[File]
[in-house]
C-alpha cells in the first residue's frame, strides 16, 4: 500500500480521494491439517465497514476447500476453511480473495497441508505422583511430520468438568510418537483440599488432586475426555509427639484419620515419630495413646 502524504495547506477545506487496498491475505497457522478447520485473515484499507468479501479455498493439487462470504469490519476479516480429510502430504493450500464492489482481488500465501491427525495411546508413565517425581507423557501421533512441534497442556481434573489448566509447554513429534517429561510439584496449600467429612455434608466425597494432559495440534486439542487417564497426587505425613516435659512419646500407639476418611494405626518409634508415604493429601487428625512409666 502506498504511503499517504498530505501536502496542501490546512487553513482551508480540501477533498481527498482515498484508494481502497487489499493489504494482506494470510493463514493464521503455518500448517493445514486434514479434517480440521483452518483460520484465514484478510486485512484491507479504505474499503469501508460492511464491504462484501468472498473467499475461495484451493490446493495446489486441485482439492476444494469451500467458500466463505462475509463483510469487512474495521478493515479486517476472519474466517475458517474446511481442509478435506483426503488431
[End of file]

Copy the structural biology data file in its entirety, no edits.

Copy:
[in-house]
C-alpha cells in the first residue's frame, strides 16, 4: 500500500480521494491439517465497514476447500476453511480473495497441508505422583511430520468438568510418537483440599488432586475426555509427639484419620515419630495413646 502524504495547506477545506487496498491475505497457522478447520485473515484499507468479501479455498493439487462470504469490519476479516480429510502430504493450500464492489482481488500465501491427525495411546508413565517425581507423557501421533512441534497442556481434573489448566509447554513429534517429561510439584496449600467429612455434608466425597494432559495440534486439542487417564497426587505425613516435659512419646500407639476418611494405626518409634508415604493429601487428625512409666 502506498504511503499517504498530505501536502496542501490546512487553513482551508480540501477533498481527498482515498484508494481502497487489499493489504494482506494470510493463514493464521503455518500448517493445514486434514479434517480440521483452518483460520484465514484478510486485512484491507479504505474499503469501508460492511464491504462484501468472498473467499475461495484451493490446493495446489486441485482439492476444494469451500467458500466463505462475509463483510469487512474495521478493515479486517476472519474466517475458517474446511481442509478435506483426503488431